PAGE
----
Dataset generation
Types of datasets:
 Purely artificial data: The data were generated by
an artificial stochastic process for which the target variable is an explicit
function of some of the variables called "causes" and other hidden variables
(noise). We resort to using purely artificial data for the purpose of illustrating
particular technical difficulties inherent to some causal models, e.g.
problems of causal sufficiency (not all causes are given in the variable
set), Markov equivalence (several causal graphs are consistent with the
same data) or causal faithfulness (no causal graph can satisfactorily represent
the data). Truth values of causal relationships are known for the data generating
model and will be used for scoring your causal discovery results.
 Resimulated data: We have trained a causal model
(such as a causal Bayesian network or a structural equation model) with
real data. The model was then used to generate artificial training and
test data for the challenge. Truth values of causal relationships
are known for the data generating model and will be used for scoring your
causal discovery results. REGED is an example of resimulated dataset.
 Real data with probe variables: We are using a dataset
of real samples for which you are given real values of a number of variables.
Some of these variables may be causally related to the target and some
may be predictive but noncausal. The nature of the causal relationships
of the variables to the target is unknown to us (although domain knowledge
may allow us to validate the discoveries to some extent). We have added
to the set of real variables a number of distracter variables called "probes",
which are generated by an artificial stochastic process, including explicit
functions of some of the real variables, other artificial variables, and/or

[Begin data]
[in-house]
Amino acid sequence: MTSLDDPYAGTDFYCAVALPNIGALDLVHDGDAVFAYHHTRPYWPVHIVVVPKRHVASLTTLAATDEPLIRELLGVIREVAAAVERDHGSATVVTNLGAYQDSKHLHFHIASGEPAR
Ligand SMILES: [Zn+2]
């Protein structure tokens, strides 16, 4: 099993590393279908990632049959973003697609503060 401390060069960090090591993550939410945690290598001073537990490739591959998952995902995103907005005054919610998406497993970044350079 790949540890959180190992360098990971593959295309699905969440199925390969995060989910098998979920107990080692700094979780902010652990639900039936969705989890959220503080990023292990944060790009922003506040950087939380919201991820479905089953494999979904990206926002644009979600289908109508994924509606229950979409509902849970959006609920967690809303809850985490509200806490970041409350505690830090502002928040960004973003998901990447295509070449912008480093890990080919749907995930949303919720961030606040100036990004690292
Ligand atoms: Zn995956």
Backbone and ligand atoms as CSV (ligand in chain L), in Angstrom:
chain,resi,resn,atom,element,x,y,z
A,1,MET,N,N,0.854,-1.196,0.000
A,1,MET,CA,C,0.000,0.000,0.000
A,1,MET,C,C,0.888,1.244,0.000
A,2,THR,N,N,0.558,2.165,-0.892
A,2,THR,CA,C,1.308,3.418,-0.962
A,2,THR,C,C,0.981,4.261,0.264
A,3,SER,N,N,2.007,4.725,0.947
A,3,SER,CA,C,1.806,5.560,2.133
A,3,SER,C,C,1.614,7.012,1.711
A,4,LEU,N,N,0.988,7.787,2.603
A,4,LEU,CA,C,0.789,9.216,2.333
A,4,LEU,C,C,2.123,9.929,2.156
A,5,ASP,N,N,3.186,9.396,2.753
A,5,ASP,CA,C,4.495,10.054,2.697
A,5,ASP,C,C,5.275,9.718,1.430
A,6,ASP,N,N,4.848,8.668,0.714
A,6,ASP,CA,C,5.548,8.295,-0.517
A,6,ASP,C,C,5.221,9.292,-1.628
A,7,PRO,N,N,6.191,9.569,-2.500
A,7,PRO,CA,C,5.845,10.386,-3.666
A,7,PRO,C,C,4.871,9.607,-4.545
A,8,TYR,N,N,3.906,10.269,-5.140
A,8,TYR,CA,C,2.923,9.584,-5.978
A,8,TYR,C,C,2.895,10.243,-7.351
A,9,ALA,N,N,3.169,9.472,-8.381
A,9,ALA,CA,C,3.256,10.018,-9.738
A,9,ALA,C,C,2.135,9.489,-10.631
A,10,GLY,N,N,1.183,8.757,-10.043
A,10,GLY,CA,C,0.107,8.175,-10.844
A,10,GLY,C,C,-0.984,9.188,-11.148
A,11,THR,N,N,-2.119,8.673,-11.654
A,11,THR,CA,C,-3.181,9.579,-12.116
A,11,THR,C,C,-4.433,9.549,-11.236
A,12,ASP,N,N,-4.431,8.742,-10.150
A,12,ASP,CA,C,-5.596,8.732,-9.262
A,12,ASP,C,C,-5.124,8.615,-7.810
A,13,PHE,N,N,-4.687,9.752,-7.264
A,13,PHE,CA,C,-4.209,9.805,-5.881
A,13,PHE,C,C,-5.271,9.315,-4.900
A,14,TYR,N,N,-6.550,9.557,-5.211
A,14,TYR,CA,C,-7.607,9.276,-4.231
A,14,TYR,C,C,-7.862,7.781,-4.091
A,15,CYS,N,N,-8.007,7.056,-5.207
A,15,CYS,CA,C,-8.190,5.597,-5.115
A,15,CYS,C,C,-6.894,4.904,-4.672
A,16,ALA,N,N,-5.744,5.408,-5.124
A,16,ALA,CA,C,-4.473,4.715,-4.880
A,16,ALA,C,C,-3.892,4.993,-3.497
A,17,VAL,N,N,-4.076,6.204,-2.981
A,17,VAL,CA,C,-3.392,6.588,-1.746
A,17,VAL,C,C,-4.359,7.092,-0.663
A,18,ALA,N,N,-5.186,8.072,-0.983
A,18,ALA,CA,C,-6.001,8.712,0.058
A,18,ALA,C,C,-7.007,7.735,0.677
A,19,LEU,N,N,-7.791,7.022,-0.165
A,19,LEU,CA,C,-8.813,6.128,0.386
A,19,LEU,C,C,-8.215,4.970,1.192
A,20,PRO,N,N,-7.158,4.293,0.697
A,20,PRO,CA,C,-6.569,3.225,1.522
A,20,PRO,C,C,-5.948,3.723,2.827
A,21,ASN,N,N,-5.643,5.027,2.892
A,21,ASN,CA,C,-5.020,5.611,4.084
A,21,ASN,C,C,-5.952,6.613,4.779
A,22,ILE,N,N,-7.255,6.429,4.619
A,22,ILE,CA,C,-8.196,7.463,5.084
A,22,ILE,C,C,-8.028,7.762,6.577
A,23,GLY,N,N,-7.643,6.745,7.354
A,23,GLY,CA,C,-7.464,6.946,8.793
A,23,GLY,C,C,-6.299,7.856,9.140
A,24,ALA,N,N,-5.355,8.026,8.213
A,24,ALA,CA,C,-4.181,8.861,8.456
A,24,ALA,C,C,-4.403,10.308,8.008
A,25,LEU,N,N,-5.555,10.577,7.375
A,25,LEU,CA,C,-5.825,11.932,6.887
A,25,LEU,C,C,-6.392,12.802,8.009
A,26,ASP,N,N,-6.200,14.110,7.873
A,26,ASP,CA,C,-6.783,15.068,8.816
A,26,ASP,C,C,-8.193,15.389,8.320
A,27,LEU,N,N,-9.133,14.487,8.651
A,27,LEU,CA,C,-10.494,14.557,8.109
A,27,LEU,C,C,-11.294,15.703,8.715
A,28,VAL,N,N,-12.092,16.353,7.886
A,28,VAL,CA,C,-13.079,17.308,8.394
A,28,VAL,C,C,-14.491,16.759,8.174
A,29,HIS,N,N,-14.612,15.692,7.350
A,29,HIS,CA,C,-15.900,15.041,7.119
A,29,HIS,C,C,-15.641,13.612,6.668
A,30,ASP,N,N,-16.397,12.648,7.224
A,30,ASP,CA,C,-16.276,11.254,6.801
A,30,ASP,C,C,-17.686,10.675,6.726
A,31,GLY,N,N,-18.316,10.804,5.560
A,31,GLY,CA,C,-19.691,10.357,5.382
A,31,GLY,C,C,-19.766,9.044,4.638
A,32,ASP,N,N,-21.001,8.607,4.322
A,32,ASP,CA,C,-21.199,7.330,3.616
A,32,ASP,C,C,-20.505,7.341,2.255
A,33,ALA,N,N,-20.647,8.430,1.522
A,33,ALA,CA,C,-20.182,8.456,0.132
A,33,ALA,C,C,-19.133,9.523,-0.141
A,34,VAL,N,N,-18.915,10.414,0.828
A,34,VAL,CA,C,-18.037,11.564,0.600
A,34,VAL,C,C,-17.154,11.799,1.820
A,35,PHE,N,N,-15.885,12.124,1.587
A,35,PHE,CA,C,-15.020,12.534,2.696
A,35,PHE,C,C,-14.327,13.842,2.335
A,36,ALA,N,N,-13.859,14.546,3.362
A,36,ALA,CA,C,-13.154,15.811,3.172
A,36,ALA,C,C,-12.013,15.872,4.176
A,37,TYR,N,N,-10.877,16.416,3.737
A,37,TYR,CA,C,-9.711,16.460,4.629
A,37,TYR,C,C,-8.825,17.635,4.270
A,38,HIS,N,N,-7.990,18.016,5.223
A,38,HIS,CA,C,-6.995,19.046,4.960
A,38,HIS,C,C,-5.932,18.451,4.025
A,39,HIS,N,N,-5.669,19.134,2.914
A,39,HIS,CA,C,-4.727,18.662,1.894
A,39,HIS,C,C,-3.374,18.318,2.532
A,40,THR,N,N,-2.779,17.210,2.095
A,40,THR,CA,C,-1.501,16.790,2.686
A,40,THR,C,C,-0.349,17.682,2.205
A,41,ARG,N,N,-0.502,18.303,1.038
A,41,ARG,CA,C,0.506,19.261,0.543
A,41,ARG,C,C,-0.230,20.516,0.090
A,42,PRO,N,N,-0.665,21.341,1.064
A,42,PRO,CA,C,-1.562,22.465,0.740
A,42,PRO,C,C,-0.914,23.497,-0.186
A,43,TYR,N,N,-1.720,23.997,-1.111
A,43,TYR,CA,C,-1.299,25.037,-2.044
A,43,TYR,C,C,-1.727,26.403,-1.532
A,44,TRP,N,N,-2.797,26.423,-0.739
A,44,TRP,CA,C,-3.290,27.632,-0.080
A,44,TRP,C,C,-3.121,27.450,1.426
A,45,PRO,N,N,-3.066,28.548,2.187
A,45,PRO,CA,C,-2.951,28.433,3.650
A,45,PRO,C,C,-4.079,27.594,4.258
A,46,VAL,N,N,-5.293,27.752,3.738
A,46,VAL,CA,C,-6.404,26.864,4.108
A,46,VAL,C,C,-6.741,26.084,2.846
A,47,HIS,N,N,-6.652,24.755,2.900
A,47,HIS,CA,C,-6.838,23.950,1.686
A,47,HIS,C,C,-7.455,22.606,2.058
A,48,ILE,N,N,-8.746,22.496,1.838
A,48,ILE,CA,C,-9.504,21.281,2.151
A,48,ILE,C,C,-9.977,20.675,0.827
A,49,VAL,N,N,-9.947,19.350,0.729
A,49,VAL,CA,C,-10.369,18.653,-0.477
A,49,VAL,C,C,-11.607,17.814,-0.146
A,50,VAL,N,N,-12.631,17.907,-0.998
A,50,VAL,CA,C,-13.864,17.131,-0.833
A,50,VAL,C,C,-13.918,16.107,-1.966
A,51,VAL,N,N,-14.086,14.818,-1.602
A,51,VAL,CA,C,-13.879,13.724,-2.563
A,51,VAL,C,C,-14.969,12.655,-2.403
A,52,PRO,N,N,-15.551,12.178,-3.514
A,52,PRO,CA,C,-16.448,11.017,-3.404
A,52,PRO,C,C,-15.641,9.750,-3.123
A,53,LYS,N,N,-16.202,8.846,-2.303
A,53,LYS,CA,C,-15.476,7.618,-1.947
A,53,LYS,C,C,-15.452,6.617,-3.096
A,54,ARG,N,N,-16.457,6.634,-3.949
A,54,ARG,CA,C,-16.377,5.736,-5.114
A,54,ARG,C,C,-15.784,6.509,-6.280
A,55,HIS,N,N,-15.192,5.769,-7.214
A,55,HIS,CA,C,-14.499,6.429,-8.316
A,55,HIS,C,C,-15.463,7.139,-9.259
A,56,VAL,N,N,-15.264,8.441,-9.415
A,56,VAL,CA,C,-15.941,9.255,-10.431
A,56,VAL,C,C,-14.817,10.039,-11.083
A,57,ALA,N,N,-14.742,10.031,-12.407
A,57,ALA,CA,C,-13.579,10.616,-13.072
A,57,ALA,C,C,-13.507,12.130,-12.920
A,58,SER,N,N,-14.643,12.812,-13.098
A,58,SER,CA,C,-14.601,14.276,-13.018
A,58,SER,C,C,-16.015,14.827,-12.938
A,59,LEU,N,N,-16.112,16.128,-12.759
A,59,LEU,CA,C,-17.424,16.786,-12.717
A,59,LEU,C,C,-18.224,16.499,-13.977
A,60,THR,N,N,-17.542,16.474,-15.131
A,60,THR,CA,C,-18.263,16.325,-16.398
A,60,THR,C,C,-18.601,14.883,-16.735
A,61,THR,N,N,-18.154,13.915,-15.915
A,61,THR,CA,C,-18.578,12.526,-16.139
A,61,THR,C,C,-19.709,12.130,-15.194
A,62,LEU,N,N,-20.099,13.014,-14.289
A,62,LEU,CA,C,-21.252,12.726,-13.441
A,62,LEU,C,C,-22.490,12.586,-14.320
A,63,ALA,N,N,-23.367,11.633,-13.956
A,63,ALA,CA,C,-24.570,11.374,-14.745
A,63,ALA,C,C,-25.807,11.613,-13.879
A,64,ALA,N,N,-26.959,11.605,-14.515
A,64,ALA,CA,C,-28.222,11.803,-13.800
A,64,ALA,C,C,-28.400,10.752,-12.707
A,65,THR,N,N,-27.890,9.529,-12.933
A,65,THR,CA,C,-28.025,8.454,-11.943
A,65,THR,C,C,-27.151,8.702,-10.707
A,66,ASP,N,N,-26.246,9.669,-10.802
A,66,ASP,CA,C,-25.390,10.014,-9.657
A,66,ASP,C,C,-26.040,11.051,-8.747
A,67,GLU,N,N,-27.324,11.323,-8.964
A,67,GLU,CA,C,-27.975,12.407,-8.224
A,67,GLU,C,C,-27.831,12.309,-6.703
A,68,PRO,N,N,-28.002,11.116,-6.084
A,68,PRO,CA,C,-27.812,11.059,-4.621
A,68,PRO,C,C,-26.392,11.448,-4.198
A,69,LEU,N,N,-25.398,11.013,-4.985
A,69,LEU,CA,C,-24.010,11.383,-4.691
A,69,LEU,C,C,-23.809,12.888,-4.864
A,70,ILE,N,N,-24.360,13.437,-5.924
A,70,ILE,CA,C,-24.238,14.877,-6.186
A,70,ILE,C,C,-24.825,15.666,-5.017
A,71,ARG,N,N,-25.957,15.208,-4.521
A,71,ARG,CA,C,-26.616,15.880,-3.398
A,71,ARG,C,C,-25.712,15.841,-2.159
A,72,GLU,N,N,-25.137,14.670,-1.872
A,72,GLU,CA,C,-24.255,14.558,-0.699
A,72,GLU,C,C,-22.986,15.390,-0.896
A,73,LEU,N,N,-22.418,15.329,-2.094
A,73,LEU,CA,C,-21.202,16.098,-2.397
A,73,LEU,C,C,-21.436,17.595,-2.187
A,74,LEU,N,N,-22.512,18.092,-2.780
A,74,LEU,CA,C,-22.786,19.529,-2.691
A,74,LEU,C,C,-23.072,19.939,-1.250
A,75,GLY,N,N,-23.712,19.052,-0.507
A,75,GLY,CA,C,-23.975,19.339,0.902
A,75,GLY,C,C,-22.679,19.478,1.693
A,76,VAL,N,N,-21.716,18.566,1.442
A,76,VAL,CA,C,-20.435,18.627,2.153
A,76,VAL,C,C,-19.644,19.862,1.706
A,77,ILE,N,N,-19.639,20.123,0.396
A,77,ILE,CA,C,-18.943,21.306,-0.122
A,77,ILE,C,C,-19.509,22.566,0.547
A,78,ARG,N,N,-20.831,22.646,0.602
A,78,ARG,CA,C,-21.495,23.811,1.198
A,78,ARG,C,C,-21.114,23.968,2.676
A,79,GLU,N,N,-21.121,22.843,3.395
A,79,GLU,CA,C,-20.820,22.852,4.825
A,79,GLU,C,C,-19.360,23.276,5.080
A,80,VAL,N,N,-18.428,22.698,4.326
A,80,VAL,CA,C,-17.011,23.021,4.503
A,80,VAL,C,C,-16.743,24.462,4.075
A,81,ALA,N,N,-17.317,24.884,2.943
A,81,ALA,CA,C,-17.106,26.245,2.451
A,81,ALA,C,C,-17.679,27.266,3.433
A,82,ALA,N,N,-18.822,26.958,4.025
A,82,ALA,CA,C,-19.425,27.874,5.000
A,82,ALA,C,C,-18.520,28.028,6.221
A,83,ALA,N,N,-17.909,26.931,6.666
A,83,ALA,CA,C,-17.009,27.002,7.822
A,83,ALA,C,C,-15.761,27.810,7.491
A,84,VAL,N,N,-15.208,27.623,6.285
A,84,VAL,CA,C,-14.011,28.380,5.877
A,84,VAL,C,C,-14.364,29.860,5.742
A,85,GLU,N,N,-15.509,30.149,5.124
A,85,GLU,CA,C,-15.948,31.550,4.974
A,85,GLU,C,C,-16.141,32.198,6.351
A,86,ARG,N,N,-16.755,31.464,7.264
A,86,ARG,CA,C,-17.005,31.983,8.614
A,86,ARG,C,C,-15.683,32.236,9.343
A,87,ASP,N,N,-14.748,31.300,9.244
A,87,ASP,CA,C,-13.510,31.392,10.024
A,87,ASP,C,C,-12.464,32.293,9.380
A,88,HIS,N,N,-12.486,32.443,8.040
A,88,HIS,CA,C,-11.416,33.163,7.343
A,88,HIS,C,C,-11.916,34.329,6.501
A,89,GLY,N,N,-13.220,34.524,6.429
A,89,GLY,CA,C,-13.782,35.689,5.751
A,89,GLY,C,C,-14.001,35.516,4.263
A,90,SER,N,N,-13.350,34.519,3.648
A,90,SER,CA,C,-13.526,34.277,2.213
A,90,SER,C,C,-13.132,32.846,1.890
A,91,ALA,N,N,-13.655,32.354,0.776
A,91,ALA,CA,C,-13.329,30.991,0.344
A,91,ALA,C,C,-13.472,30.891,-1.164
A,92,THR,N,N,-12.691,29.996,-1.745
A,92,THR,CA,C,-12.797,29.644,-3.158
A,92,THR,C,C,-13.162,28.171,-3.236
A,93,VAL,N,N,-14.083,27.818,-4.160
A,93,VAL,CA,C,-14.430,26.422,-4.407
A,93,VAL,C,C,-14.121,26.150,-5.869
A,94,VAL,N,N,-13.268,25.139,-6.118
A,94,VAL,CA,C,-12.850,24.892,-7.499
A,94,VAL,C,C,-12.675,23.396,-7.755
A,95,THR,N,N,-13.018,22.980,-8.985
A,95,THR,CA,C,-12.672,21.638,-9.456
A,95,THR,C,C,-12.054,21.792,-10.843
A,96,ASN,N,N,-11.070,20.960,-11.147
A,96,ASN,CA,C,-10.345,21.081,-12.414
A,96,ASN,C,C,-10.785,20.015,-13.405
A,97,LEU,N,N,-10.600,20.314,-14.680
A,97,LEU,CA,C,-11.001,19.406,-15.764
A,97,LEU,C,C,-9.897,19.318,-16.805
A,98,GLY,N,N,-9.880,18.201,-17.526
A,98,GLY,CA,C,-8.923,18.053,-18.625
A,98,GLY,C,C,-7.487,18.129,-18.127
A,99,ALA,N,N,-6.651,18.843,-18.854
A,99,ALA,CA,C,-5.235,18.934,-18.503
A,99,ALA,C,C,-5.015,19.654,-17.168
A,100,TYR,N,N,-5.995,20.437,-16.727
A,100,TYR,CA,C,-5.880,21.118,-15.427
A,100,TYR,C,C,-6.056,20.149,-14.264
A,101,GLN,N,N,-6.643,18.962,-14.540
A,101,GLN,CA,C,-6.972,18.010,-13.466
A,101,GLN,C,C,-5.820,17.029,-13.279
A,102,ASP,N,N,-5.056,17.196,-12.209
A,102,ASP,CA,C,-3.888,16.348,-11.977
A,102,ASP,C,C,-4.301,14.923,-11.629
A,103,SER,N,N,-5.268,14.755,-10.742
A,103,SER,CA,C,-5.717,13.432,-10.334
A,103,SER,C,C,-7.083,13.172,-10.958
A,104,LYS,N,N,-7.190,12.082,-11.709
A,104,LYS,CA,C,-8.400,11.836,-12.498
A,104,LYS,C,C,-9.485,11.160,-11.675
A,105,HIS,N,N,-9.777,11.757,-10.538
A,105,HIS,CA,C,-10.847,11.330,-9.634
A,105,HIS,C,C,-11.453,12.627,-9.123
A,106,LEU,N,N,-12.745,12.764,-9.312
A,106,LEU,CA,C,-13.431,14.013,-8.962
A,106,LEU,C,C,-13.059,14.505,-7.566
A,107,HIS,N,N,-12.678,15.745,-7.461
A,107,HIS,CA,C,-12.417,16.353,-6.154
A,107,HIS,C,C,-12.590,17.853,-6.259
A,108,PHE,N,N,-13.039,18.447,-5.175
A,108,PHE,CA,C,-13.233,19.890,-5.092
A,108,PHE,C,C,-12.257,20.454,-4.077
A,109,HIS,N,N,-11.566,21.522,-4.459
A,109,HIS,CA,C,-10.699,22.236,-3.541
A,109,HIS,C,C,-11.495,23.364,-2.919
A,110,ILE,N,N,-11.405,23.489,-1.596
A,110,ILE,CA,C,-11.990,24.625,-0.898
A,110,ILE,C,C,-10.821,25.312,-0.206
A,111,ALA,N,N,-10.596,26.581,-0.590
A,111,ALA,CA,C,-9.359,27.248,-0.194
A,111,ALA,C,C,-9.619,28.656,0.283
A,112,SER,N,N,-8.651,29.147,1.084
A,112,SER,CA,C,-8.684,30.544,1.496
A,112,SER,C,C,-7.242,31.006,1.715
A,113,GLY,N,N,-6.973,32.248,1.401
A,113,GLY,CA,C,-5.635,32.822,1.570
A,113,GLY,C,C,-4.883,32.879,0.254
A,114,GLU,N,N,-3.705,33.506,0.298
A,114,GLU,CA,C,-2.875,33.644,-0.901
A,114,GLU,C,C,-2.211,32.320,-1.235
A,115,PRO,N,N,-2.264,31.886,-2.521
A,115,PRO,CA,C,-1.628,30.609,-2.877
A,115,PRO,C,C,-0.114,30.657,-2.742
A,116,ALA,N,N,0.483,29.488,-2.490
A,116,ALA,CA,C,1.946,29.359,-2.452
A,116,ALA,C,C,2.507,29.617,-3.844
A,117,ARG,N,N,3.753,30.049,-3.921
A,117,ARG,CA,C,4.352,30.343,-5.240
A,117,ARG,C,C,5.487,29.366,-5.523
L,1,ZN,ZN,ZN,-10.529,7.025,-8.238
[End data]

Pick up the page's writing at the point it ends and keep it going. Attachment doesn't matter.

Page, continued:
the target. All probes are noncauses of the target, some are completely
unrelated to the target. The identity of the probes in conceiled.
The fact that truth values of causal relationships are known only for the
probes affects our scoring
method.
Generation of training and test data,
manipulations:
 Training data: Training data are generated from a
socalled "natural distribution" or "unmanipulated distribution",
i.e. the variable values are sampled from the system when it is let to
evolve according to its own dynamics, after it has settled in a steady state.
For the probe method, the system includes the artificial probe generating
mechanism.
 Test data: Test data are generated from a socalled
"manipulated distribution". An external agent performs
an "intervention" on the system. depending on the problem at hand, interventions
can be of several nature:
 Clamping one or several variables to given values,
then sample other variables from the natural distribution of the system.
 Randomizing the values of given variables, i.e. sampling
them from a distribution chosen by the external agent, which is not governed
by the system under study, then sample other variables from the natural
distribution of the system.
 For the probe method, since we do not have the possibility
of manipulating real variables, we only manipulate the probes. We actually
manipulate all the probes in every sample.
The effect of manipulations is to disconnect the variables from their
natural causes. Manipulations allow us to eventually influence the target,
if we manipulate causes of the target. Manipulating noncauses should have
no effect on the target. Without inferring causal relationships, it should
be more difficult to make predictions for manipulated distributions.